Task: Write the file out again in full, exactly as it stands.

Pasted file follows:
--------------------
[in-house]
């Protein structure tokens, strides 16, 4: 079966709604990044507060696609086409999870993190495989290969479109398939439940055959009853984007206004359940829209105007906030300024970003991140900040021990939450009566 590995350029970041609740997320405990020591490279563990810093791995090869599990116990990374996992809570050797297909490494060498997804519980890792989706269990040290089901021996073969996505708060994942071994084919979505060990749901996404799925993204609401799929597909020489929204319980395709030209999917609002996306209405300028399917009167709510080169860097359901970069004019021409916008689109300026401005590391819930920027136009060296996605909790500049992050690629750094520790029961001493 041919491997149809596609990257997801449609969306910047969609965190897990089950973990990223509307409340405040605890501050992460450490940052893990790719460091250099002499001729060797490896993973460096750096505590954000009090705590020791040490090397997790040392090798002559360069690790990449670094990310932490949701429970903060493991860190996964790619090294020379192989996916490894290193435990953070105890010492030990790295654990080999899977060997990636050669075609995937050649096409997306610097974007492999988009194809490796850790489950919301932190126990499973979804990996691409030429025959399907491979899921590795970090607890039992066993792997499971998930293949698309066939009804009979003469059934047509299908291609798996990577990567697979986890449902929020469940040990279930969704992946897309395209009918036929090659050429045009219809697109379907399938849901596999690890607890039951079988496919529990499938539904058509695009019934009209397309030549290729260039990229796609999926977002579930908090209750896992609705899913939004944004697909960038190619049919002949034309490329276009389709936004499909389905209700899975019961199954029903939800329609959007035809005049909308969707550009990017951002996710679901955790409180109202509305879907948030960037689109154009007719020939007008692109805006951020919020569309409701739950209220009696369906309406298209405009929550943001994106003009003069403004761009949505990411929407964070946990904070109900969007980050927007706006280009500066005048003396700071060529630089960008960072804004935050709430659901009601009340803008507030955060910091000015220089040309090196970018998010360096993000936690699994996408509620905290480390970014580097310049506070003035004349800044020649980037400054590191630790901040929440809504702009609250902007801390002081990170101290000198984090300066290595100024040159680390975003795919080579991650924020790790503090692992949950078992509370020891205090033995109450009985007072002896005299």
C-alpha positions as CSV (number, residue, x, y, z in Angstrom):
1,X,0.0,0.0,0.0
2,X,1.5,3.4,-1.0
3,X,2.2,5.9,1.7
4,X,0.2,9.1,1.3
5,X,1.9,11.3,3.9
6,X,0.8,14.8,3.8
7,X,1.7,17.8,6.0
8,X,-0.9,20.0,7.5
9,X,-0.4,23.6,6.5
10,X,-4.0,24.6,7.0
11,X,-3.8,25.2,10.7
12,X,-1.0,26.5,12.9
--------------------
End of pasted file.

[in-house]
């Protein structure tokens, strides 16, 4: 079966709604990044507060696609086409999870993190495989290969479109398939439940055959009853984007206004359940829209105007906030300024970003991140900040021990939450009566 590995350029970041609740997320405990020591490279563990810093791995090869599990116990990374996992809570050797297909490494060498997804519980890792989706269990040290089901021996073969996505708060994942071994084919979505060990749901996404799925993204609401799929597909020489929204319980395709030209999917609002996306209405300028399917009167709510080169860097359901970069004019021409916008689109300026401005590391819930920027136009060296996605909790500049992050690629750094520790029961001493 041919491997149809596609990257997801449609969306910047969609965190897990089950973990990223509307409340405040605890501050992460450490940052893990790719460091250099002499001729060797490896993973460096750096505590954000009090705590020791040490090397997790040392090798002559360069690790990449670094990310932490949701429970903060493991860190996964790619090294020379192989996916490894290193435990953070105890010492030990790295654990080999899977060997990636050669075609995937050649096409997306610097974007492999988009194809490796850790489950919301932190126990499973979804990996691409030429025959399907491979899921590795970090607890039992066993792997499971998930293949698309066939009804009979003469059934047509299908291609798996990577990567697979986890449902929020469940040990279930969704992946897309395209009918036929090659050429045009219809697109379907399938849901596999690890607890039951079988496919529990499938539904058509695009019934009209397309030549290729260039990229796609999926977002579930908090209750896992609705899913939004944004697909960038190619049919002949034309490329276009389709936004499909389905209700899975019961199954029903939800329609959007035809005049909308969707550009990017951002996710679901955790409180109202509305879907948030960037689109154009007719020939007008692109805006951020919020569309409701739950209220009696369906309406298209405009929550943001994106003009003069403004761009949505990411929407964070946990904070109900969007980050927007706006280009500066005048003396700071060529630089960008960072804004935050709430659901009601009340803008507030955060910091000015220089040309090196970018998010360096993000936690699994996408509620905290480390970014580097310049506070003035004349800044020649980037400054590191630790901040929440809504702009609250902007801390002081990170101290000198984090300066290595100024040159680390975003795919080579991650924020790790503090692992949950078992509370020891205090033995109450009985007072002896005299």
C-alpha positions as CSV (number, residue, x, y, z in Angstrom):
1,X,0.0,0.0,0.0
2,X,1.5,3.4,-1.0
3,X,2.2,5.9,1.7
4,X,0.2,9.1,1.3
5,X,1.9,11.3,3.9
6,X,0.8,14.8,3.8
7,X,1.7,17.8,6.0
8,X,-0.9,20.0,7.5
9,X,-0.4,23.6,6.5
10,X,-4.0,24.6,7.0
11,X,-3.8,25.2,10.7
12,X,-1.0,26.5,12.9